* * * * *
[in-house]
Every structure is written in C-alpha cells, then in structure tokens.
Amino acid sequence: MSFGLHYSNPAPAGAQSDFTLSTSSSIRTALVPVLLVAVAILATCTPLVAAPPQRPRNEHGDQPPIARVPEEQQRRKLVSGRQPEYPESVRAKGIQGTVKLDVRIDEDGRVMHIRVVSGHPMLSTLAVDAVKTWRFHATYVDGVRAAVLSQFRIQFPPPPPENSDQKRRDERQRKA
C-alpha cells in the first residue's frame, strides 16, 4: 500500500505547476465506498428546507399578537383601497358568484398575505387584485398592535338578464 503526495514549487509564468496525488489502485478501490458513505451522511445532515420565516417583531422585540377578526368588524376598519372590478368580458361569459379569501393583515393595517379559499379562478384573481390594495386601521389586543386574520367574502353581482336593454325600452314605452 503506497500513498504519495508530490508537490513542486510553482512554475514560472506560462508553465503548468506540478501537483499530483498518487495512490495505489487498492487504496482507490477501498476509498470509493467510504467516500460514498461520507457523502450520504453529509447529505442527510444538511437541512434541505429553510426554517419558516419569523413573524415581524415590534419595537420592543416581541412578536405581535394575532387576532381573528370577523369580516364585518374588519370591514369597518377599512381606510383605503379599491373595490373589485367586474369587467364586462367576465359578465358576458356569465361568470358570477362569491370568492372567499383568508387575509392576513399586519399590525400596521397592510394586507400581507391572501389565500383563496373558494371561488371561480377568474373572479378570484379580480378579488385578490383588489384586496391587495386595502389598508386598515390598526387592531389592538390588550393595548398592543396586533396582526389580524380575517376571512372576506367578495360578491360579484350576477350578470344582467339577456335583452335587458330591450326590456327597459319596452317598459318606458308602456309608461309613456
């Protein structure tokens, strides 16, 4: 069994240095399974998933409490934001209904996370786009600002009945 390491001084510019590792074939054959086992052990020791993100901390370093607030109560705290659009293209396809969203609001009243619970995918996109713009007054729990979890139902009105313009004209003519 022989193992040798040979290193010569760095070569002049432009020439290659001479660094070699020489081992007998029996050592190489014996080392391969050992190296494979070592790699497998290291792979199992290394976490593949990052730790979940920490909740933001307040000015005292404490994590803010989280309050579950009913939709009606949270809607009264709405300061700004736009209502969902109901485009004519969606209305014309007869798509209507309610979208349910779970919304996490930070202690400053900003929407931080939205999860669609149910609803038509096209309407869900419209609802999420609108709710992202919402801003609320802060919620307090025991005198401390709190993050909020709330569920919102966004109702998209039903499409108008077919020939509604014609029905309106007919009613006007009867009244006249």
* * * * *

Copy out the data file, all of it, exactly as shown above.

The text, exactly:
[in-house]
Every structure is written in C-alpha cells, then in structure tokens.
Amino acid sequence: MSFGLHYSNPAPAGAQSDFTLSTSSSIRTALVPVLLVAVAILATCTPLVAAPPQRPRNEHGDQPPIARVPEEQQRRKLVSGRQPEYPESVRAKGIQGTVKLDVRIDEDGRVMHIRVVSGHPMLSTLAVDAVKTWRFHATYVDGVRAAVLSQFRIQFPPPPPENSDQKRRDERQRKA
C-alpha cells in the first residue's frame, strides 16, 4: 500500500505547476465506498428546507399578537383601497358568484398575505387584485398592535338578464 503526495514549487509564468496525488489502485478501490458513505451522511445532515420565516417583531422585540377578526368588524376598519372590478368580458361569459379569501393583515393595517379559499379562478384573481390594495386601521389586543386574520367574502353581482336593454325600452314605452 503506497500513498504519495508530490508537490513542486510553482512554475514560472506560462508553465503548468506540478501537483499530483498518487495512490495505489487498492487504496482507490477501498476509498470509493467510504467516500460514498461520507457523502450520504453529509447529505442527510444538511437541512434541505429553510426554517419558516419569523413573524415581524415590534419595537420592543416581541412578536405581535394575532387576532381573528370577523369580516364585518374588519370591514369597518377599512381606510383605503379599491373595490373589485367586474369587467364586462367576465359578465358576458356569465361568470358570477362569491370568492372567499383568508387575509392576513399586519399590525400596521397592510394586507400581507391572501389565500383563496373558494371561488371561480377568474373572479378570484379580480378579488385578490383588489384586496391587495386595502389598508386598515390598526387592531389592538390588550393595548398592543396586533396582526389580524380575517376571512372576506367578495360578491360579484350576477350578470344582467339577456335583452335587458330591450326590456327597459319596452317598459318606458308602456309608461309613456
């Protein structure tokens, strides 16, 4: 069994240095399974998933409490934001209904996370786009600002009945 390491001084510019590792074939054959086992052990020791993100901390370093607030109560705290659009293209396809969203609001009243619970995918996109713009007054729990979890139902009105313009004209003519 022989193992040798040979290193010569760095070569002049432009020439290659001479660094070699020489081992007998029996050592190489014996080392391969050992190296494979070592790699497998290291792979199992290394976490593949990052730790979940920490909740933001307040000015005292404490994590803010989280309050579950009913939709009606949270809607009264709405300061700004736009209502969902109901485009004519969606209305014309007869798509209507309610979208349910779970919304996490930070202690400053900003929407931080939205999860669609149910609803038509096209309407869900419209609802999420609108709710992202919402801003609320802060919620307090025991005198401390709190993050909020709330569920919102966004109702998209039903499409108008077919020939509604014609029905309106007919009613006007009867009244006249």